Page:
Bring a few toys from home

Maybe you want the kids completely off of cell phones and tablets, or maybe a little use is okay, either way you want to make sure to bring a few things from home so that they have something to play with during downtime. With such a big change, the kids usually feel more comfortable when they have a few things that remind them of home.


Get them involved

One of the best ways to ensure your kid has a good time while camping is to let them be involved. Whether that’s gathering firewood, organizing supplies, or picking the hiking trails, kids will respond best to the outdoors when they feel involved and appreciated.


Most importantly, have fun! 

Most importantly, have fun! If you go into a new trip with a positive attitude, chances are your kids will too and it will make for a fun and safer trip for everyone!

How to Build a Campfire


Campfires area a loved pastime for many campers, and for some a requirement for any outdoor experience. While we allow campfires in the designated fire pits, here are a few tips for getting your fire started.


First, you want to lay some tinder in the middle of your pit. This can be anything from small twigs to leaves. Wood bundles can be purchased at the Ranger Station. You may also bring your own but keep in mind only wood or charcoal is permitted to be used in the park.


Once you get your kindling laid down, you have two basic options for building your fire. The teepee option is great for making a bigger fire, while the log cabin method is perfect for warmth. To build the teepee you’ll want to stack several sticks up against each other. It works best if you use several sticks and build more of a pyramid shape and then add some more leaves and sticks to the middle of the teepee.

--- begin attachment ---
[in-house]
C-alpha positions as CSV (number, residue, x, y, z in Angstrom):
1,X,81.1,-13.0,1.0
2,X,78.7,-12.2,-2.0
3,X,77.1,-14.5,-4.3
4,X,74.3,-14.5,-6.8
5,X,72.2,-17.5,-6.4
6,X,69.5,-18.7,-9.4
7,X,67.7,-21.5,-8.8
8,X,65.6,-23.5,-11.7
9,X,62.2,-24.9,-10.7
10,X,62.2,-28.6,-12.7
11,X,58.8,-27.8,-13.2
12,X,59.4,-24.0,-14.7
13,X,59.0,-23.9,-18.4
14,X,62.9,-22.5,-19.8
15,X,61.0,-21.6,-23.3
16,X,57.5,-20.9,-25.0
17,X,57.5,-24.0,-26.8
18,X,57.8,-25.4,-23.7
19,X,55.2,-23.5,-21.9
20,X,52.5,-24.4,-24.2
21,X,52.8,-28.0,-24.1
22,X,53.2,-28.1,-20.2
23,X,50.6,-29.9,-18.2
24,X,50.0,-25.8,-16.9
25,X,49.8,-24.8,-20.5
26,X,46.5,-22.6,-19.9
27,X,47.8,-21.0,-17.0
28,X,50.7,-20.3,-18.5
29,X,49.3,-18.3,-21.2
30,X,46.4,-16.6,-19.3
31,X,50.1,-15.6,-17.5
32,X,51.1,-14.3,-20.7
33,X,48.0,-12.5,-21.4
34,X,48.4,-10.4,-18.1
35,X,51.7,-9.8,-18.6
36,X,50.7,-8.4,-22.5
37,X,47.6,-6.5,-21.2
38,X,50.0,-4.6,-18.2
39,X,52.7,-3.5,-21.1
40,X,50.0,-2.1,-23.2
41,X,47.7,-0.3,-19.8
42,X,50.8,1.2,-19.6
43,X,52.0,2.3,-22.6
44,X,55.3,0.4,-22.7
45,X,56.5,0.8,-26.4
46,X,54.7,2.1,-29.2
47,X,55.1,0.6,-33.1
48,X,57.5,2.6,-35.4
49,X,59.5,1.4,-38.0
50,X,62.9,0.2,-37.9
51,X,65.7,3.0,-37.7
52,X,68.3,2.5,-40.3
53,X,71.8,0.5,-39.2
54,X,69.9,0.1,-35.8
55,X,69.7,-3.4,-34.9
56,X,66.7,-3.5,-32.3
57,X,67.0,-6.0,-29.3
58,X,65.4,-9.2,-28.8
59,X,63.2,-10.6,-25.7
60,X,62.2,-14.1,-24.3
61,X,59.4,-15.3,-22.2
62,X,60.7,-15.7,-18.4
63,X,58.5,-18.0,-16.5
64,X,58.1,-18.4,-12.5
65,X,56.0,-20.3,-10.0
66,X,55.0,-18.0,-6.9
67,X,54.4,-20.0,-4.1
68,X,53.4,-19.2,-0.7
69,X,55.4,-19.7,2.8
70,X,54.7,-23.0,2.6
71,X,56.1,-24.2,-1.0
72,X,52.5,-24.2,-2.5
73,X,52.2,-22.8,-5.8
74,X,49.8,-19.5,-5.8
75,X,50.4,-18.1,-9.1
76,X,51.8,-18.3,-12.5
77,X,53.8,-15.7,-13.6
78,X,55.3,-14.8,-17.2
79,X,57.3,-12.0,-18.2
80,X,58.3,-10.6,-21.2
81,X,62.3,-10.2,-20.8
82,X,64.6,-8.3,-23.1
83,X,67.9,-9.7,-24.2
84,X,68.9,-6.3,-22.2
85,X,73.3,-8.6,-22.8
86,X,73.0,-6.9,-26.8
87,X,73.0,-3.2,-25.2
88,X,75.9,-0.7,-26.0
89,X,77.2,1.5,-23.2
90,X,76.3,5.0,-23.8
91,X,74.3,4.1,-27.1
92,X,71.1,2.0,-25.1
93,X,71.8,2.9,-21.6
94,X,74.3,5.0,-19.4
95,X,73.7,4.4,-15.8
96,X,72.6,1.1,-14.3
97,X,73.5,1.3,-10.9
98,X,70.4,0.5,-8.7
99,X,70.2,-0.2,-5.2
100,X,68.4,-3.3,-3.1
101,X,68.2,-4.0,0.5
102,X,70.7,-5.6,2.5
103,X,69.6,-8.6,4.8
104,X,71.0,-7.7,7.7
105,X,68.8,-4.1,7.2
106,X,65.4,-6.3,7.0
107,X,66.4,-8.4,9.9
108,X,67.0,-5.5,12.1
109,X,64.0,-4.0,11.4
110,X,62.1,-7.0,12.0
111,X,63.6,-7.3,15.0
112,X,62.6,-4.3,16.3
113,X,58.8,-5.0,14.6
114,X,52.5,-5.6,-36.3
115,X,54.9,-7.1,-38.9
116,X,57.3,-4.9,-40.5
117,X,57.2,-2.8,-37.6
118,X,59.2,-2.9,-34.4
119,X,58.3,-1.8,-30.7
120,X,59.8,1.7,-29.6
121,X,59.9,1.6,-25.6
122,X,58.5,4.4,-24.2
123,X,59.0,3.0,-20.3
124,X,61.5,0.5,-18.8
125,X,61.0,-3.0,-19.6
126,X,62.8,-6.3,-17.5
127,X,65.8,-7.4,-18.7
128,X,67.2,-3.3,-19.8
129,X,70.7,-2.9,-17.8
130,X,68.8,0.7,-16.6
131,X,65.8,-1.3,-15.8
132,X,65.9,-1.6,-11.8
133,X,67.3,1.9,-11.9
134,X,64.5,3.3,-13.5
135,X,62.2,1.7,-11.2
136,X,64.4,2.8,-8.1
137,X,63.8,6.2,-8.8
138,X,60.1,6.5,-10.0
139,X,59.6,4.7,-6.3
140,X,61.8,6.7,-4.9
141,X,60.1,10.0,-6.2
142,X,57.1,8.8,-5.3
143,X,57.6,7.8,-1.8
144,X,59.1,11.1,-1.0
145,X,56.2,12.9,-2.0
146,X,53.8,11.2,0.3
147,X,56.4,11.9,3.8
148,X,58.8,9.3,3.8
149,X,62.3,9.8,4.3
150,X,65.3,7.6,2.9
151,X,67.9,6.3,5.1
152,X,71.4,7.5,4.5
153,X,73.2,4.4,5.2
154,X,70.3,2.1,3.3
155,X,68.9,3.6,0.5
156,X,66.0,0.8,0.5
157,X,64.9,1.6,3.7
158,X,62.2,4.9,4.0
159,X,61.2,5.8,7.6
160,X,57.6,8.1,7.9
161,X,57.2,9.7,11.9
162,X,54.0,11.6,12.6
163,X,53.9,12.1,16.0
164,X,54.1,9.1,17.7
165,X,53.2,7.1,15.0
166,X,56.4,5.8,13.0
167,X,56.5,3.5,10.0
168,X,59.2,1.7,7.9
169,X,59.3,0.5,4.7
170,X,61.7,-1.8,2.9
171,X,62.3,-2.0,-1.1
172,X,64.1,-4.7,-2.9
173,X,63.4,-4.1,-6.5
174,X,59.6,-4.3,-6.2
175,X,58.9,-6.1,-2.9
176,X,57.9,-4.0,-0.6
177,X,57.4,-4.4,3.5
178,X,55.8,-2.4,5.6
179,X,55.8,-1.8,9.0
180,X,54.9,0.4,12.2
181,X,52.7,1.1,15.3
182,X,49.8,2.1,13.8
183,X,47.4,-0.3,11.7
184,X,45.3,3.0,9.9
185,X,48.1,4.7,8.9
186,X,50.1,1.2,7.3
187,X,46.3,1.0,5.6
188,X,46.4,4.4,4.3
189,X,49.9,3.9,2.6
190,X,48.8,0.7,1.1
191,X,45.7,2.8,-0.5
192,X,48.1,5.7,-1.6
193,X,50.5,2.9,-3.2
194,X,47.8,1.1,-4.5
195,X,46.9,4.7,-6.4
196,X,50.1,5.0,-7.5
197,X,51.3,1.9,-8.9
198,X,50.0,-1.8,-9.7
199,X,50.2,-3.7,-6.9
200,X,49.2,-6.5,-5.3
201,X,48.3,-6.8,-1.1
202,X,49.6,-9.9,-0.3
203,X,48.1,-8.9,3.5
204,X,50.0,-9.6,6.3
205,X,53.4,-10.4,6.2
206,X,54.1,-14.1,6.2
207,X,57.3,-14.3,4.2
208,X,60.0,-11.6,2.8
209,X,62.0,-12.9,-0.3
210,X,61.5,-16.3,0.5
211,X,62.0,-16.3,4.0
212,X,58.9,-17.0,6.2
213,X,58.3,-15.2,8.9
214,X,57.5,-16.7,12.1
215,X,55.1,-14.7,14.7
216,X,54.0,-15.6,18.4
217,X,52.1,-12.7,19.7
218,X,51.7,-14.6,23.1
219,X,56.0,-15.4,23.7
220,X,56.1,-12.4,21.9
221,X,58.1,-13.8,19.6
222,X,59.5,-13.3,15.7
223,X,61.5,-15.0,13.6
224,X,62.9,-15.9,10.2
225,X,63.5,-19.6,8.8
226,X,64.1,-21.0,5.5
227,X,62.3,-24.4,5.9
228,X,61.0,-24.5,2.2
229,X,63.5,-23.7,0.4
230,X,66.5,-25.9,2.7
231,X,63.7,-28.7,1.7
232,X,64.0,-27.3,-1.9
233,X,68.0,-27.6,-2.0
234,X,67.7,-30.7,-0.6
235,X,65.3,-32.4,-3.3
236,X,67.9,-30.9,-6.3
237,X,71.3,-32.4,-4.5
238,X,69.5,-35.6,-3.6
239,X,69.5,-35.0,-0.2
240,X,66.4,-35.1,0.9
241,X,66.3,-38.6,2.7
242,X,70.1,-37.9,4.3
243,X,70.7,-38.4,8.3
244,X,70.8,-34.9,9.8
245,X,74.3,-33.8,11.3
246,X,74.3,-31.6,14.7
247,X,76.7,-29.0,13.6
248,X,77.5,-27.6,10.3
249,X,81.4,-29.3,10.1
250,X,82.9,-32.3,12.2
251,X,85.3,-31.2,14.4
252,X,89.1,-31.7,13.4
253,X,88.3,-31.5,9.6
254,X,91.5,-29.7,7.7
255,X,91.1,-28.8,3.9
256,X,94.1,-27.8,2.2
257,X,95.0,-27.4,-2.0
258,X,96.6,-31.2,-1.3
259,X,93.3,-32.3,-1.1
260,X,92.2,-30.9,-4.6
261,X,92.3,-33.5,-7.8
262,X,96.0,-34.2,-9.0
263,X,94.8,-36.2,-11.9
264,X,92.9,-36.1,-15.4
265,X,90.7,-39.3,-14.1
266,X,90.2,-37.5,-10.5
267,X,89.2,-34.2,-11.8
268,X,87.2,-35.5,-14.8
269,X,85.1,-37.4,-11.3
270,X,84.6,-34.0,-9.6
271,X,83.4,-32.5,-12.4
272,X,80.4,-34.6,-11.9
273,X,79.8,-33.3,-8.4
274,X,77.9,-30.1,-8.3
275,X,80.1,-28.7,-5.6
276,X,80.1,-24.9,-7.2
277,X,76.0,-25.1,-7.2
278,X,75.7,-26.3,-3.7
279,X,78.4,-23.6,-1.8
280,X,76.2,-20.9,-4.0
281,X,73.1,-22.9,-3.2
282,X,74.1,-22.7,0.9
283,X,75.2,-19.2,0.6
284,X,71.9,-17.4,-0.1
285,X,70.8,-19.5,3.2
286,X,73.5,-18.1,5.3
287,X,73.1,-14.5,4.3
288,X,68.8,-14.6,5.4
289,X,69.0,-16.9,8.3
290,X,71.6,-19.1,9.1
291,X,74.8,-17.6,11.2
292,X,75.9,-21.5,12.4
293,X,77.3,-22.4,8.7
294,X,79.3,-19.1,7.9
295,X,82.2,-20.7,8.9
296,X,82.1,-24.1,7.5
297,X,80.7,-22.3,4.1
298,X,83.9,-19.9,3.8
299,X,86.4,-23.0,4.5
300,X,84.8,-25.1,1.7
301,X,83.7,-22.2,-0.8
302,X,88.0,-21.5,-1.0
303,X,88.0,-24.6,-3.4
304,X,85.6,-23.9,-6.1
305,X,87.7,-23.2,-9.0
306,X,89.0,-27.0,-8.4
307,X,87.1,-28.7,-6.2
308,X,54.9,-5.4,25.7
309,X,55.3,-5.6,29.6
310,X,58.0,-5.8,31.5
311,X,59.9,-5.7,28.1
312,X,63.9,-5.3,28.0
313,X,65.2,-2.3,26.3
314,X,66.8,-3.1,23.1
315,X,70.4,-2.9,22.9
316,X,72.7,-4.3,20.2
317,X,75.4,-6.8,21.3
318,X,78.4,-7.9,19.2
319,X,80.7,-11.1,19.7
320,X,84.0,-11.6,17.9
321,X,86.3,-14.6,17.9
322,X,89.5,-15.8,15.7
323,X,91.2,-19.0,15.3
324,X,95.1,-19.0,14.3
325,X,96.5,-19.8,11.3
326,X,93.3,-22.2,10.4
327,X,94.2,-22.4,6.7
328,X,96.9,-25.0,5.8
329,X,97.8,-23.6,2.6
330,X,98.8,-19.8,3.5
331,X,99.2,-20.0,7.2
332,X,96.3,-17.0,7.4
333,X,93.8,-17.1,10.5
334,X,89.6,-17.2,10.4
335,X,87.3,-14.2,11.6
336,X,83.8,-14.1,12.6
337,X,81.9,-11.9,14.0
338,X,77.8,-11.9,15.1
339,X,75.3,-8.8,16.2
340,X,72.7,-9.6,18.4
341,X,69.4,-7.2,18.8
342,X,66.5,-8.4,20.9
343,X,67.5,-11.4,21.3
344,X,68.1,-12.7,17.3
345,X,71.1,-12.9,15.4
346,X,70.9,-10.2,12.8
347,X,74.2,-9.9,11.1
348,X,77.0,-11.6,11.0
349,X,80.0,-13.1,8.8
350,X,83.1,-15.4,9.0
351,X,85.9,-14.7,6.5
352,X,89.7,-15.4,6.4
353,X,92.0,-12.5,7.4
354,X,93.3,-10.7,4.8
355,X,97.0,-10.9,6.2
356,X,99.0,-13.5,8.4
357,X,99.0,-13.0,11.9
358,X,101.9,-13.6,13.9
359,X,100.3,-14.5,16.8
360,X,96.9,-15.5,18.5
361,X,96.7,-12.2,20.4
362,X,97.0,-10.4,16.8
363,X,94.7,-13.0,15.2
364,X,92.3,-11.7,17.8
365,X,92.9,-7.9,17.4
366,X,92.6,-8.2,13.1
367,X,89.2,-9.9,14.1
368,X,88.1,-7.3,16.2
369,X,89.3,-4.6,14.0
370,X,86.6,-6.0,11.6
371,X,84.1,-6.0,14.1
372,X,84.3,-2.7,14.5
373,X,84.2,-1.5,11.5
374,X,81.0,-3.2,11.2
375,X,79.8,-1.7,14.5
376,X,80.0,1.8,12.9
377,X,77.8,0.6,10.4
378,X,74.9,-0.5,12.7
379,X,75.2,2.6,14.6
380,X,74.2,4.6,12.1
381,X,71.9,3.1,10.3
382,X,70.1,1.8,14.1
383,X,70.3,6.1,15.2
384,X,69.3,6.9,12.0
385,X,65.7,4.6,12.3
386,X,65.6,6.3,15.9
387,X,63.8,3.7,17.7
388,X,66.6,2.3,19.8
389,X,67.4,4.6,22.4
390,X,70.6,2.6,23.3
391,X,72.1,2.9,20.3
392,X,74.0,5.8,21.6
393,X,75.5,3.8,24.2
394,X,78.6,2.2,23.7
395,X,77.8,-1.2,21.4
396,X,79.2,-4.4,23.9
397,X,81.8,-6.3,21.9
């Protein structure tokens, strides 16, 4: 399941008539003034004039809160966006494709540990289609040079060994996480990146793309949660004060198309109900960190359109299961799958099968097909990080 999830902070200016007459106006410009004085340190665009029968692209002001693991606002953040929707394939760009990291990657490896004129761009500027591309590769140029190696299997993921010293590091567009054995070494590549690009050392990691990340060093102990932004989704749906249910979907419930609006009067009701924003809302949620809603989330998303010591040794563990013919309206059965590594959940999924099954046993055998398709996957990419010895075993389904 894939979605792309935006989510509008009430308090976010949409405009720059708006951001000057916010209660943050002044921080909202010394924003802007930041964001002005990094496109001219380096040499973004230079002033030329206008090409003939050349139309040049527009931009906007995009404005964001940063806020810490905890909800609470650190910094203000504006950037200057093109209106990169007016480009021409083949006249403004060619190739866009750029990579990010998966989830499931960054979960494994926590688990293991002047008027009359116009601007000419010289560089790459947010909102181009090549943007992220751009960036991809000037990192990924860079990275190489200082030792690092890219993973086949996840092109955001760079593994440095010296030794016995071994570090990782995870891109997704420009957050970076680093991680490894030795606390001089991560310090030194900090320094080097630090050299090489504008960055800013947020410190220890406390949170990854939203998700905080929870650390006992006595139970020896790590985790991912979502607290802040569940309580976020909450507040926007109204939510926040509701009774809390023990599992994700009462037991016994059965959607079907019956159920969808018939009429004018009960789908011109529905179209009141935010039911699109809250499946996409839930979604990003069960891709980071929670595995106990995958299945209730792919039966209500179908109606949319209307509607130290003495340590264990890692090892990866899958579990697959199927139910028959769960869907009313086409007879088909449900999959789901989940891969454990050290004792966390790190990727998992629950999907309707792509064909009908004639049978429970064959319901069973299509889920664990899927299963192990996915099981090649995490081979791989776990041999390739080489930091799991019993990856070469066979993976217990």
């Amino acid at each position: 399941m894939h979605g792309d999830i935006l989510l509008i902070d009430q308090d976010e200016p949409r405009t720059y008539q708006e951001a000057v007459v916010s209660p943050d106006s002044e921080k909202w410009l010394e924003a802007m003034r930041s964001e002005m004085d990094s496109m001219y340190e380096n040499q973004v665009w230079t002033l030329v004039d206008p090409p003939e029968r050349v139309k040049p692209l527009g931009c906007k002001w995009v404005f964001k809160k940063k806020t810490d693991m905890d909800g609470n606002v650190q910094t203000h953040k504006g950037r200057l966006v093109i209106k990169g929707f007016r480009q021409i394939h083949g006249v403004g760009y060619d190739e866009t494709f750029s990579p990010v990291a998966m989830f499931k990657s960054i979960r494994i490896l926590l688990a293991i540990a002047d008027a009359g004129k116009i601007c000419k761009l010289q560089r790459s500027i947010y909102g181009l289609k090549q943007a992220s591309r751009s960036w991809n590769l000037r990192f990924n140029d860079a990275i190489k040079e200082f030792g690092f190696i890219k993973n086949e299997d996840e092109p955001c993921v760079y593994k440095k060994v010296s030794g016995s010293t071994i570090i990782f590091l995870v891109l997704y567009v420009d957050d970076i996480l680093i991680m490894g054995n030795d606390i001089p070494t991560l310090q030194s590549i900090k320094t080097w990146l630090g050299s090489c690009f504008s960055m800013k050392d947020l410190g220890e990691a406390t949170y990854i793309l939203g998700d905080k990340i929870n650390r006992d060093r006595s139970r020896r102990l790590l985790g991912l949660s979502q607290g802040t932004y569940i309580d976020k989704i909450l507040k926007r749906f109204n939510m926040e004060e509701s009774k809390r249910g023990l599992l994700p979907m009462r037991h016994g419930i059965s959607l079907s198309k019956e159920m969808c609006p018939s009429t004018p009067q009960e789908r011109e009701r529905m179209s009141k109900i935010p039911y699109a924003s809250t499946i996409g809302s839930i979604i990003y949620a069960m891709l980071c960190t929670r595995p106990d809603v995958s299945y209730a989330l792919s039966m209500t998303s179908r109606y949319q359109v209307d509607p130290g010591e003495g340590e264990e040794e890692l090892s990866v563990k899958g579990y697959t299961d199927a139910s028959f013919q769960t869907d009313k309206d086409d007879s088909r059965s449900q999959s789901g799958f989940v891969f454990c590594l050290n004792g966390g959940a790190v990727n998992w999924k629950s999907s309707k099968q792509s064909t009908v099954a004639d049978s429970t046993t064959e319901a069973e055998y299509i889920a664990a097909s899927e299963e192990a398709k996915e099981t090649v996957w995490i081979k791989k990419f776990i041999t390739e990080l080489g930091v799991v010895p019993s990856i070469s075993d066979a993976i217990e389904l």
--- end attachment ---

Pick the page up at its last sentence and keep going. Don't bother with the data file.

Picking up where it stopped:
For the log cabin option, you will want to use large wood pieces. Start by placing two large pieces parallel to each other, with two others stacked on top forming a square. This forms the base of your fire so be sure to fill the inside with plenty of tinder. Continue building up by adding a few more layers of firewood, getting a little bit smaller with each layer. Finish by adding a layer of kindling and tinder across the top. Remember to leave space between logs so the fire can get plenty of oxygen.


Now you’re ready to light it up. Strike your matches and light the tinder in several different places. Blowing occasionally on the fire will help give it oxygen so that it will spread quicker. As the fire burns overtime, you may need to move some of the bigger pieces to the middle so that they burn thoroughly.

When you’re done with your campfire be sure to put it out. The best way is by pouring water on all areas of the wood and tinder. You may need to stir the ashes around to be completely sure the fire is out. Never leave a campfire burning and unattended!